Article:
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The preparedness level of final year medical students for an adequate medical approach to emergency cases: computer-based medical education in emergency medicine

Akan Karakus1* and Nurettin Şenyer2

Author Affiliations

1 Department of Medical Education, Medical Faculty, Ondokuz Mayıs University, 55139 Kurupelit/Samsun, Turkey

2 Department of Computer Engineering, Ondokuz Mayıs University School of Engineering, 55139 Kurupelit/Samsun, Turkey

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International Journal of Emergency Medicine 2014, 7:3  doi:10.1186/1865-1380-7-3


The electronic version of this article is the complete one and can be found online at: http://www.intjem.com/content/7/1/3


Received:20 August 2013
Accepted:16 November 2013
Published:3 January 2014

© 2014 Karakus and Şenyer; licensee Springer.

This is an open access article distributed under the terms of the Creative Commons Attribution License (http://creativecommons.org/licenses/by/2.0), which permits unrestricted use, distribution, and reproduction in any medium, provided the original work is properly cited.

Abstract

Background

We aimed to observe the preparedness level of final year medical students in approaching emergencies by computer-based simulation training and evaluate the efficacy of the program.

Methods

A computer-based prototype simulation program (Lsim), designed by researchers from the medical education and computer science departments, was used to present virtual cases for medical learning. Fifty-four final year medical students from Ondokuz Mayis University School of Medicine attended an education program on June 20, 2012 and were trained with Lsim. Volunteer attendants completed a pre-test and post-test exam at the beginning and end of the course, respectively, on the same day.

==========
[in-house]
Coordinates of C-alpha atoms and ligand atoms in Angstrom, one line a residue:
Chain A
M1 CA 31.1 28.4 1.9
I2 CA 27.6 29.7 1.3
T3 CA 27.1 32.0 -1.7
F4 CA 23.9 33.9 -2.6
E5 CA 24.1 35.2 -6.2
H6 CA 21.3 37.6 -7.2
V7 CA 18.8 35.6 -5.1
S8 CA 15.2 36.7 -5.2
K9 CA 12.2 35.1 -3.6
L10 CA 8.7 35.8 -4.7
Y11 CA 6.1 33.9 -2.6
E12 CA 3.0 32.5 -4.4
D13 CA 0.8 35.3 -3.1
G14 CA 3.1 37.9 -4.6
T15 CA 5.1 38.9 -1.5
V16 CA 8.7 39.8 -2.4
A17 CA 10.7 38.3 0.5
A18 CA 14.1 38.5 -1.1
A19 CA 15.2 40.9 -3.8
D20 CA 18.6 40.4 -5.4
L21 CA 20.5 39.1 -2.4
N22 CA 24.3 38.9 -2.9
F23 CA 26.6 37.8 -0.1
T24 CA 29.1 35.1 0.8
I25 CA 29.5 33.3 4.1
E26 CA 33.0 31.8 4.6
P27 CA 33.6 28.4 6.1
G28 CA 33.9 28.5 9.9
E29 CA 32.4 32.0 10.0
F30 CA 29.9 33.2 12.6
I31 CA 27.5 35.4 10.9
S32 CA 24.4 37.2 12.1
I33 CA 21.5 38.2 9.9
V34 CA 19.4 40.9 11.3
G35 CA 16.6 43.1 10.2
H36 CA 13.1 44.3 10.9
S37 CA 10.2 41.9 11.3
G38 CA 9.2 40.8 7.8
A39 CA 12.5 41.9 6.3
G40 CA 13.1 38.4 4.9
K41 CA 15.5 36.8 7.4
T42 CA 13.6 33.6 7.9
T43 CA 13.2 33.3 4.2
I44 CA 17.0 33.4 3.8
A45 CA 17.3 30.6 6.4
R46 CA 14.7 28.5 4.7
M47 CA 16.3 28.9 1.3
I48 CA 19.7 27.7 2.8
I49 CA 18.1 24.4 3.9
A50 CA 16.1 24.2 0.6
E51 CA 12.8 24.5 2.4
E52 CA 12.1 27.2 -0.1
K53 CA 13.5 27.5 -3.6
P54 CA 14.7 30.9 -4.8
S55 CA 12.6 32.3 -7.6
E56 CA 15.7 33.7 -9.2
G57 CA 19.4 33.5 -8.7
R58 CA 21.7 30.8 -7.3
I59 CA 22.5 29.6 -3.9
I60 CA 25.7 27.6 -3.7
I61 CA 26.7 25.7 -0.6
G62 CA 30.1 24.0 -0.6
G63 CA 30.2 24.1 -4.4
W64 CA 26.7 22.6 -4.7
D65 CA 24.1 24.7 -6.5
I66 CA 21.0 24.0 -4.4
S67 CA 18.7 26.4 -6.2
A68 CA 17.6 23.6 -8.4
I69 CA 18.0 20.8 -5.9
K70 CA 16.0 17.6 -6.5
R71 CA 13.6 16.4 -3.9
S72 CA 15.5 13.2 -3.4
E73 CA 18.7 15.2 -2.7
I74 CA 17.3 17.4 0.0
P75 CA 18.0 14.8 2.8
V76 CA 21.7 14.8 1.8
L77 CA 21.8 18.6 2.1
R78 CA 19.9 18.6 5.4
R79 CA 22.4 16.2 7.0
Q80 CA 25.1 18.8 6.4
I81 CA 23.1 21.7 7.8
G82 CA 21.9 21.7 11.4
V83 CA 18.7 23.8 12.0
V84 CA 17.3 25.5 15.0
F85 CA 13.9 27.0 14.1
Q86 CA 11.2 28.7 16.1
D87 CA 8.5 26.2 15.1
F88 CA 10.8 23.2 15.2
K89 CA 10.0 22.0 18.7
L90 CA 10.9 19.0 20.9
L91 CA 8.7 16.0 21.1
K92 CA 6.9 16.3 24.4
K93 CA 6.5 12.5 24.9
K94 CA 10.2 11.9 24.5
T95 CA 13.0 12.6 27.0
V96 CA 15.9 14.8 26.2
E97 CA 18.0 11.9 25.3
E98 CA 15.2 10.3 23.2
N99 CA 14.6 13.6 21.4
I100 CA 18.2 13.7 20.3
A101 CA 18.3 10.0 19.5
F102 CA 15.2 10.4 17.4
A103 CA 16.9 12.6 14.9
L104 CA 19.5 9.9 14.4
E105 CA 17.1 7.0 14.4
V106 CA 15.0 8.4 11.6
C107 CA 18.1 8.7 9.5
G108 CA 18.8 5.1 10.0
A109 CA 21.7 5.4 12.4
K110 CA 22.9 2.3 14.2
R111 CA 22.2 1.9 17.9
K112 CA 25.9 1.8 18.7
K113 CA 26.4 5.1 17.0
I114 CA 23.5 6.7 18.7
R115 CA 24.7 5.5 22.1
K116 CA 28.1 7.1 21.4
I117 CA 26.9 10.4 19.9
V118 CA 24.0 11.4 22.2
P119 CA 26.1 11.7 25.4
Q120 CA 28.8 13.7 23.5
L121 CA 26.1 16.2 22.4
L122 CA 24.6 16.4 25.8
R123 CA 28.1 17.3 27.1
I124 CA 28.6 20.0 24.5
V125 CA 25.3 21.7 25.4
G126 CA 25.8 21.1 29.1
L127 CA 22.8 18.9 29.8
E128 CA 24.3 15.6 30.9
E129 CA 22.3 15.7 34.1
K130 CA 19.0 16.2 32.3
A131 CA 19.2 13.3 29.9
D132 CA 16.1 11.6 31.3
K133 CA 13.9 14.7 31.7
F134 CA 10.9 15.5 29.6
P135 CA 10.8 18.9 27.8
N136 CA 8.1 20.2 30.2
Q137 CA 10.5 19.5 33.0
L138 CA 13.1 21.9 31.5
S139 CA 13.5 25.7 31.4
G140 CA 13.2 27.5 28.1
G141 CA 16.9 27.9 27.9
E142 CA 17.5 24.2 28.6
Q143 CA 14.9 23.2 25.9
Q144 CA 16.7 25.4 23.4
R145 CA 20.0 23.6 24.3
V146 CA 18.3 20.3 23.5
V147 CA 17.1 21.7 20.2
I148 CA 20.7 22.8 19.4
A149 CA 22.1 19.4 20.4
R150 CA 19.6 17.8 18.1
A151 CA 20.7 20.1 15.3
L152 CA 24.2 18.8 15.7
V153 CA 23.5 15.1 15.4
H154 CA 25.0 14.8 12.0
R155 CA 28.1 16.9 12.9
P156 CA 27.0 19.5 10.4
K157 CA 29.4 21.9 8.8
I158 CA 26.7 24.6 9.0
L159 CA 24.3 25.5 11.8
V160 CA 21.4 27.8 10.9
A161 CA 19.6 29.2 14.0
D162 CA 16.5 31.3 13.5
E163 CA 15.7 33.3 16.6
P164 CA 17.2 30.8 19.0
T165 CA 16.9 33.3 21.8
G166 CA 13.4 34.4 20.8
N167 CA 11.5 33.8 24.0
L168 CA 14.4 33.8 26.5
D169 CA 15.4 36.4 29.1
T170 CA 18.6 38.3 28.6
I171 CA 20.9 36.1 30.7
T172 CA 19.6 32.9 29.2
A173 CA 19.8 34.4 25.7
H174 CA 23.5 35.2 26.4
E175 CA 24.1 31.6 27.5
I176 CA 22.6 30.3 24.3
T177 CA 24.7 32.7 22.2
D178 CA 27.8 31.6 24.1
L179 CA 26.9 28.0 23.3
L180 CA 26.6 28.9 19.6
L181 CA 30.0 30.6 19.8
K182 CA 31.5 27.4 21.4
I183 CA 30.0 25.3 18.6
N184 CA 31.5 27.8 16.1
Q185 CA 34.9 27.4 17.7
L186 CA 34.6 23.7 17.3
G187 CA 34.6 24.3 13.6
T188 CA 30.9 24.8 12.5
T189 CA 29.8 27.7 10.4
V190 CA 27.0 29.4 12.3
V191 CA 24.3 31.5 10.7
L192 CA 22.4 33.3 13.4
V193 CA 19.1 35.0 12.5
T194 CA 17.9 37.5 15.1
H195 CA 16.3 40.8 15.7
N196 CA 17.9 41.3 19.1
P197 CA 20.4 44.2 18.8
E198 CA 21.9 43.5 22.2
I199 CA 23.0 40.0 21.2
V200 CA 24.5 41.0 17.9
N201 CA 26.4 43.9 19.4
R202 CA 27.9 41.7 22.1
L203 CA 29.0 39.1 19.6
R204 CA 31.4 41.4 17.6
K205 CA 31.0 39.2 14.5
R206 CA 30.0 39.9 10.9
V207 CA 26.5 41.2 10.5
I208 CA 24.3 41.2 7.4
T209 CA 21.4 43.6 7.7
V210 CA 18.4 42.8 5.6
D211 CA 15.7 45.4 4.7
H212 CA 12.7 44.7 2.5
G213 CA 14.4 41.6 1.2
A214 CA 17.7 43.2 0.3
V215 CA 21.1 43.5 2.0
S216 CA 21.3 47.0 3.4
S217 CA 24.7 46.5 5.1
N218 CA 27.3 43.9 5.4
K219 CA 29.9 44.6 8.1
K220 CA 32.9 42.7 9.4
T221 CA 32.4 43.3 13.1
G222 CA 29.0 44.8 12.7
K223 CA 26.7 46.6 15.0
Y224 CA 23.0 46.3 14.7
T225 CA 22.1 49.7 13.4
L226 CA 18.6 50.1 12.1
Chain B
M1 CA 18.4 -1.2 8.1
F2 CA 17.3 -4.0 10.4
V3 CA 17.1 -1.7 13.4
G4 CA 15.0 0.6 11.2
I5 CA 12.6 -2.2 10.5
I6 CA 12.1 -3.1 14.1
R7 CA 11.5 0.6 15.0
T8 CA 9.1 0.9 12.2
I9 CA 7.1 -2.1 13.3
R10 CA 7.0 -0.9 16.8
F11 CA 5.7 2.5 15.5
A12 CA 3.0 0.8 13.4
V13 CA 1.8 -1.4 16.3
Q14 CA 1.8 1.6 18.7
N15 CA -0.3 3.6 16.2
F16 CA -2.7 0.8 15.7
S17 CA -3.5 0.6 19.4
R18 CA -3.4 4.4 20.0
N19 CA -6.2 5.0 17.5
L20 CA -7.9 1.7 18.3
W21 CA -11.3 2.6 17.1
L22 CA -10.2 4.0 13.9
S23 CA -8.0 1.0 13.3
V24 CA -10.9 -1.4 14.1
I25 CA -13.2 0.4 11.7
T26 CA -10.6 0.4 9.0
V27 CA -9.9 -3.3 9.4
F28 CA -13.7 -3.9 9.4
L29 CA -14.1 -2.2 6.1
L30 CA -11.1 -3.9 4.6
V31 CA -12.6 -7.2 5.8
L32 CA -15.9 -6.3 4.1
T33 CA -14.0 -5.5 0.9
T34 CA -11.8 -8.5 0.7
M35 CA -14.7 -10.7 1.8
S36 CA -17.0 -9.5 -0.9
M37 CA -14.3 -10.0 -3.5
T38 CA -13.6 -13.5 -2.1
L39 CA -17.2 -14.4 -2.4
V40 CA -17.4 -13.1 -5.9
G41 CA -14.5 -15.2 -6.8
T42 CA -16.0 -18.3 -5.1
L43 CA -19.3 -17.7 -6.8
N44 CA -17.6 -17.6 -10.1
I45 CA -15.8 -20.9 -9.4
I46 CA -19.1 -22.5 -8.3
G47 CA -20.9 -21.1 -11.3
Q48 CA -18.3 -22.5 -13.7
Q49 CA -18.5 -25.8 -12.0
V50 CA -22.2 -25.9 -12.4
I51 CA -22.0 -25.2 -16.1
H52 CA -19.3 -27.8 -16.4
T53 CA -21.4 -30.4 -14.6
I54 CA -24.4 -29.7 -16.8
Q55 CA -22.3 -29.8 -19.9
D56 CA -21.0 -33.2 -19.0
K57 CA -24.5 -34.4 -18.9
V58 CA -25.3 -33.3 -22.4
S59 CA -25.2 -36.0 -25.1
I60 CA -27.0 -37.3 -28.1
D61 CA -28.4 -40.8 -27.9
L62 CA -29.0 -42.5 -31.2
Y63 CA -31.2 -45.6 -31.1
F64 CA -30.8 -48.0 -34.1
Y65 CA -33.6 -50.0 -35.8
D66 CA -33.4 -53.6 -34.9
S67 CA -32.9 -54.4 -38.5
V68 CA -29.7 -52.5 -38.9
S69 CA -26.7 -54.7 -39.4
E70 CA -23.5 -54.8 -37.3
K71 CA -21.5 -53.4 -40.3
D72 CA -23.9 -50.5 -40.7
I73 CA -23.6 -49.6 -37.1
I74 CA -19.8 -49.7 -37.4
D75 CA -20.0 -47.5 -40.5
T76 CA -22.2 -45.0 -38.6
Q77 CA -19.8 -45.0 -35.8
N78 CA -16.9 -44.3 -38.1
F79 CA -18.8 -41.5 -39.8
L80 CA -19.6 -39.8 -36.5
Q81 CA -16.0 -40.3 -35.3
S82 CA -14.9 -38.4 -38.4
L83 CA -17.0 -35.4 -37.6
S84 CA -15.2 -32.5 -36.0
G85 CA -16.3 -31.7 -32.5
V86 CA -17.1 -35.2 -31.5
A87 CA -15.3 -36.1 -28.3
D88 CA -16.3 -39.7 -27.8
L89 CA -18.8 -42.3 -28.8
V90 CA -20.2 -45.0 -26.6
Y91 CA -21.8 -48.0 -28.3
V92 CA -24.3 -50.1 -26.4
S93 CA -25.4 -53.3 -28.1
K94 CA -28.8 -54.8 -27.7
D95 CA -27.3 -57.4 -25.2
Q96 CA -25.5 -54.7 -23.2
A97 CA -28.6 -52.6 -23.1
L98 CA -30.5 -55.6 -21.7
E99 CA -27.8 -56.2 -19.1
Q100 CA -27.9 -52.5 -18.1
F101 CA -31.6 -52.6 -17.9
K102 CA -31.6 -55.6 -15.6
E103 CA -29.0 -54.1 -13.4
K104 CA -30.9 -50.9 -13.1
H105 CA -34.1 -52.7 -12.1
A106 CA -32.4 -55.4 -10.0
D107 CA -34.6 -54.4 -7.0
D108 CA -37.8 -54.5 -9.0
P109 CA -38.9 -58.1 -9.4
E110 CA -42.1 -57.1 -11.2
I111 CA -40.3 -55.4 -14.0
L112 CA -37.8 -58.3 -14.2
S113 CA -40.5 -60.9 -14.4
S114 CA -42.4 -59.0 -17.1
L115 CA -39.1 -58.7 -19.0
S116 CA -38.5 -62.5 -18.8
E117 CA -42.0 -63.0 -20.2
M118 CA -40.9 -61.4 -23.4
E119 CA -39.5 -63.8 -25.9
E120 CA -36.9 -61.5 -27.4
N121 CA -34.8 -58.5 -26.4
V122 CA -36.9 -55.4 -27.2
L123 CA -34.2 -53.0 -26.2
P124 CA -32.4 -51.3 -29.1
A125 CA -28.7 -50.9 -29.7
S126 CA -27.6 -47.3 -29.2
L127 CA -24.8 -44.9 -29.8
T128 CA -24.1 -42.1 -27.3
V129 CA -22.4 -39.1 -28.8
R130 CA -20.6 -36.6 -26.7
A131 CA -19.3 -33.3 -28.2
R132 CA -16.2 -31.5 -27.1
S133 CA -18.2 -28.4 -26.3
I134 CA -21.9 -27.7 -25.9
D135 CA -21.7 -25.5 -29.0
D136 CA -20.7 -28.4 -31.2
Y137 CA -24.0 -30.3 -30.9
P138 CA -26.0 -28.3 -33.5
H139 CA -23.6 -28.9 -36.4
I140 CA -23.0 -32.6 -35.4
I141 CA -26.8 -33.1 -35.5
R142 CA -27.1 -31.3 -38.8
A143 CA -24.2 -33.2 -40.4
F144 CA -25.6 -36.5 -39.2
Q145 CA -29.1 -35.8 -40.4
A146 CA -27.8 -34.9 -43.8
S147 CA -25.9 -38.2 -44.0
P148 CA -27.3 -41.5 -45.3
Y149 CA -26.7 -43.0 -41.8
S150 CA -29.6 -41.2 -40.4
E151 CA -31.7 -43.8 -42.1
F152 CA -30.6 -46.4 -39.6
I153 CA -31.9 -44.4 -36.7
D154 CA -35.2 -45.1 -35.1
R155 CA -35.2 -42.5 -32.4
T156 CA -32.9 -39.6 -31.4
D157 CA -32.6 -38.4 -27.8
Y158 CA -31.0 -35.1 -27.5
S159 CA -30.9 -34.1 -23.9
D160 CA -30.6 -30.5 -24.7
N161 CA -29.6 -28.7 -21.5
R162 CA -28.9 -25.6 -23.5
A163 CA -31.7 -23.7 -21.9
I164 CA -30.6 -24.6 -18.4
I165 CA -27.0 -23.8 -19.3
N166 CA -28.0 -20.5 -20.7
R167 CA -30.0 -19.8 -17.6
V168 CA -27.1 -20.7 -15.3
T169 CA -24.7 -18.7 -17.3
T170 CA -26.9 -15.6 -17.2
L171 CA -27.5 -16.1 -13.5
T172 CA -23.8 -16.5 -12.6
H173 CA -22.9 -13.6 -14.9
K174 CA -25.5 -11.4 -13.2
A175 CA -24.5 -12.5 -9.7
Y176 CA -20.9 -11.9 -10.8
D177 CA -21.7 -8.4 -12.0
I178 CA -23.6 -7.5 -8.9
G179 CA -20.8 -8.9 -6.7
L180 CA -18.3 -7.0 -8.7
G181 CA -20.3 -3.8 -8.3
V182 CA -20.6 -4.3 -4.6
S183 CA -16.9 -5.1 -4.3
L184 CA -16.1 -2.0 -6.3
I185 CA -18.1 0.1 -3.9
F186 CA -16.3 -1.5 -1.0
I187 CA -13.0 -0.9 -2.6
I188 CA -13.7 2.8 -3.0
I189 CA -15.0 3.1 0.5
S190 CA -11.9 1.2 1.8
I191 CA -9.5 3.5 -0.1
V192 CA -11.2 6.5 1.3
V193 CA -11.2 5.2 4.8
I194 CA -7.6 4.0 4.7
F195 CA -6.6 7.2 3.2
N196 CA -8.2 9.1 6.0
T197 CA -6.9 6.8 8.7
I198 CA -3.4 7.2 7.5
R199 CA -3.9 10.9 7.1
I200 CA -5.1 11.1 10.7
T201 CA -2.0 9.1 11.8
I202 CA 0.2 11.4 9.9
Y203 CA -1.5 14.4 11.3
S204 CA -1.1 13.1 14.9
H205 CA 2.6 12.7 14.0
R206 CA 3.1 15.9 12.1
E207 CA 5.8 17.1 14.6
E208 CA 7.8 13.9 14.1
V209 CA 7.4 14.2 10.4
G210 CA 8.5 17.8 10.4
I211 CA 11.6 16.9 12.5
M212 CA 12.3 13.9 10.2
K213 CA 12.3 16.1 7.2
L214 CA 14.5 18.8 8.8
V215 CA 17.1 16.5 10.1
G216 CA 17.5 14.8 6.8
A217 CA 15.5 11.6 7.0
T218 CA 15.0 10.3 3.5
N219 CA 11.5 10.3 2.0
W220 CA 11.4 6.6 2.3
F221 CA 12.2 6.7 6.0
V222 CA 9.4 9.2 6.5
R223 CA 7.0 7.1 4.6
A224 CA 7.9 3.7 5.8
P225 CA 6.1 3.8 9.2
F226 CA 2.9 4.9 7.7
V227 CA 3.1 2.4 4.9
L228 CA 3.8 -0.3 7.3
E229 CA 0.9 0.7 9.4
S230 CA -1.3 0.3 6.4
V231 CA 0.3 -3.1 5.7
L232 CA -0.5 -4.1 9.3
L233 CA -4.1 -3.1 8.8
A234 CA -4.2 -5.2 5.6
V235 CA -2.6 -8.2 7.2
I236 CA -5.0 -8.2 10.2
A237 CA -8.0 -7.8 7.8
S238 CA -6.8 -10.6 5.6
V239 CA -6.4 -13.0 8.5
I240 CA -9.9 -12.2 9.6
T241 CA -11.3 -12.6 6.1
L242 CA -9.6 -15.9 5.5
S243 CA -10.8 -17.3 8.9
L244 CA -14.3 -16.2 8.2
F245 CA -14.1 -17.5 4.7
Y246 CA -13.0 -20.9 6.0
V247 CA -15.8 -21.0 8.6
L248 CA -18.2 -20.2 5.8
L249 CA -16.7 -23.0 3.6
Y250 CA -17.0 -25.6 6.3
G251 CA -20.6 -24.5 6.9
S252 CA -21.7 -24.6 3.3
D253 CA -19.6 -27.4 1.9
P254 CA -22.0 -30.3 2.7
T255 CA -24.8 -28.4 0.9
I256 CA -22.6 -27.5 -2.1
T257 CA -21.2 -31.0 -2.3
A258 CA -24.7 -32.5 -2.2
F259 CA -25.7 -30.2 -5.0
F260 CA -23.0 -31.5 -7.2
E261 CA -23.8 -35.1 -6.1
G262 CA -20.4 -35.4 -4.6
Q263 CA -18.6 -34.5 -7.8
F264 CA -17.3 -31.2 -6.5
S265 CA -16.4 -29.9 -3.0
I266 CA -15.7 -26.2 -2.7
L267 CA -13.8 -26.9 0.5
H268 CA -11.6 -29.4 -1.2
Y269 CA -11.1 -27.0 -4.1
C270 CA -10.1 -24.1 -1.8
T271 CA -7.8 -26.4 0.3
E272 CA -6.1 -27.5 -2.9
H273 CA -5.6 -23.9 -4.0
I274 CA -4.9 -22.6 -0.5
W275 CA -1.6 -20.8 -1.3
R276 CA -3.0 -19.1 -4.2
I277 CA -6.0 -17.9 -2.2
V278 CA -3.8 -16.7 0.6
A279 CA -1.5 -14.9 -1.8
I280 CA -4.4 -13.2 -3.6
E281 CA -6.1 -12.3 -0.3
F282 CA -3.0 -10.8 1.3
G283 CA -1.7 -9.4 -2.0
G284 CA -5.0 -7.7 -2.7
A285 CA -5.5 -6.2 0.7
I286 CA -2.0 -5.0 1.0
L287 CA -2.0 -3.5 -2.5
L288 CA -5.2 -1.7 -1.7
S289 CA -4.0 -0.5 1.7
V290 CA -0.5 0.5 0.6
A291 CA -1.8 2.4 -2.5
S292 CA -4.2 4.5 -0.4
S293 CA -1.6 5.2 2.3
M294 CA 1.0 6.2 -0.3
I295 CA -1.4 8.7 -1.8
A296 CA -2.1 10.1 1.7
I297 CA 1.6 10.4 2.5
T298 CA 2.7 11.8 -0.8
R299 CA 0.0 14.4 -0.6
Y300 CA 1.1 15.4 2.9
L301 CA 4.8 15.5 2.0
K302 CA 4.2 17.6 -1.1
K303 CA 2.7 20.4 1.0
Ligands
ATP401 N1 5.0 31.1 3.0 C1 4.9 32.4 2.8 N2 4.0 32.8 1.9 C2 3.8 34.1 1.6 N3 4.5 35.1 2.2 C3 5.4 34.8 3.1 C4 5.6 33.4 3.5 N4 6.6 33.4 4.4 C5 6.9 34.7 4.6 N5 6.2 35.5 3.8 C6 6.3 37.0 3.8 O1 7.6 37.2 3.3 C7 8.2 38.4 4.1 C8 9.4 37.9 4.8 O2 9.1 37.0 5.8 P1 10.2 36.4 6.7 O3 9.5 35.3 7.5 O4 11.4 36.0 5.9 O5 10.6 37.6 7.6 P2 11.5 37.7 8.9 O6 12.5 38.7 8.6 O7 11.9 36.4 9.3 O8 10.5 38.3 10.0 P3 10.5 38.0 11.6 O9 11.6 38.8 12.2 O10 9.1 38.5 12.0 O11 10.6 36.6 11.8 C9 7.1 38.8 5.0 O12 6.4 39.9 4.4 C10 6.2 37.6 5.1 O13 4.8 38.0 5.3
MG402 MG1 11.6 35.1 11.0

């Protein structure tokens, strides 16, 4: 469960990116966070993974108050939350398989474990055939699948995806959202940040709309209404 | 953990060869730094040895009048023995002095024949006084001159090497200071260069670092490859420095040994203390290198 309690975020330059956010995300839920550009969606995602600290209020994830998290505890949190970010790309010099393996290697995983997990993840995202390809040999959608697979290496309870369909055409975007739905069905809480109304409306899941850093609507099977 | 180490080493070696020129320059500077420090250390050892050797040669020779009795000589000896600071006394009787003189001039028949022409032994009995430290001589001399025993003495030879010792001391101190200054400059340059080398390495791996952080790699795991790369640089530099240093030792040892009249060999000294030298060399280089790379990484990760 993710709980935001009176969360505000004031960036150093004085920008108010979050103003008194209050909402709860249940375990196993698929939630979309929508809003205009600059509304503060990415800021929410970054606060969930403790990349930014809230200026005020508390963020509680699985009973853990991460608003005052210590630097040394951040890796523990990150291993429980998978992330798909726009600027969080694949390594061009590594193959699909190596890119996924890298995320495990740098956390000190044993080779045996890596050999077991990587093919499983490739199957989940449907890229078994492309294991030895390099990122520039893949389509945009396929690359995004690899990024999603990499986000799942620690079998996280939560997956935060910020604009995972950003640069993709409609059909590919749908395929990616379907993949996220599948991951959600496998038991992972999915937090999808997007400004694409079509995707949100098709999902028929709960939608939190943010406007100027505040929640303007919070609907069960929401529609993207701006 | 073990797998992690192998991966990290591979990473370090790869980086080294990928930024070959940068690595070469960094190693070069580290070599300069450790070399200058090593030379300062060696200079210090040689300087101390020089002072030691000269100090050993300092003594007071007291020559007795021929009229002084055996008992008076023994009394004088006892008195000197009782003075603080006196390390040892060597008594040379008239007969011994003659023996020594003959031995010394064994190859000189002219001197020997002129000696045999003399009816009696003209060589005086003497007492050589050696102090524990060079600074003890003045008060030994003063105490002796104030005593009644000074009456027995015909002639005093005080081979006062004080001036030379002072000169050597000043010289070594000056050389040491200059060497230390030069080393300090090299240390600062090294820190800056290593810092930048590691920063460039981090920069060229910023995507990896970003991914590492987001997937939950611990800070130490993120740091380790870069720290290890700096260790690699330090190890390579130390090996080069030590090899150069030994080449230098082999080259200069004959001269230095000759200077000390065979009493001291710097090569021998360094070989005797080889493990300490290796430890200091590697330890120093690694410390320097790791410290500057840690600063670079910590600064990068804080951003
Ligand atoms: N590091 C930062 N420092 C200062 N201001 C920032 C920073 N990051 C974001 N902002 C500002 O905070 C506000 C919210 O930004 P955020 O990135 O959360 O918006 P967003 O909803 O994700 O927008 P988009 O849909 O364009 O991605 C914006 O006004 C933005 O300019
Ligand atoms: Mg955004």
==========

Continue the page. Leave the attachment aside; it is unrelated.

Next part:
Results

Twenty-nine of the 54 students who attended the course accepted to take the pre-test and post-test exams; 58.6% (n = 17) were female. In 10 emergency medical cases, an average of 3.9 correct medical approaches were performed in the pre-test and an average of 9.6 correct medical approaches were performed in the post-test (t = 17.18, P = 0.006).

Conclusions

This study’s results showed that the readiness level of students for an adequate medical approach to emergency cases was very low. Computer-based training could help in the adequate approach of students to various emergency cases.

Keywords:
Computer-based simulation; Emergency medicine; Forensic medicine; Medical education

Background

There is growing scientific concern about web-based medical simulation systems and many studies on this issue are published each year worldwide. In spite of improvements in medical education, the use of such systems in developing countries is relatively low. However, the rise in public attention to malpractice cases among hospitalized patients has compelled medical educators to review the education system as a whole. Further, the development of new web-based simulation training programs for clinical medicine is challenging the gap between the classic education system and clinical practice in different branches of medical science [1-11]. Results of a growing number of studies conclude that the experiences of medical students improved by using computer-based simulation systems [12-16]. Because of reductions in education costs, the ease of repetition of training courses, and the achievement of adequate treatment response to different medical situations, computer-based medical simulation systems are standard in some developed countries [14-21].

This paper aims to observe the preparedness level of final year medical students in approaching real life emergencies and to evaluate the efficacy of computer-based simulation training in medical education.

Methods

Study design

We evaluated the success of the computer-based program Lightening simulation (Lsim) in developing the skills and abilities required of a health professional. Fifty-four final year medical students attended an education course and were trained with the Lsim program in Ondokuz Mayis University School of Medicine on June 20, 2012. Only 29 of the students accepted to take pre-test and post-test exams using the same cases in order to evaluate the preparedness level of students to approach real life emergency cases and to assess the efficiency of the course.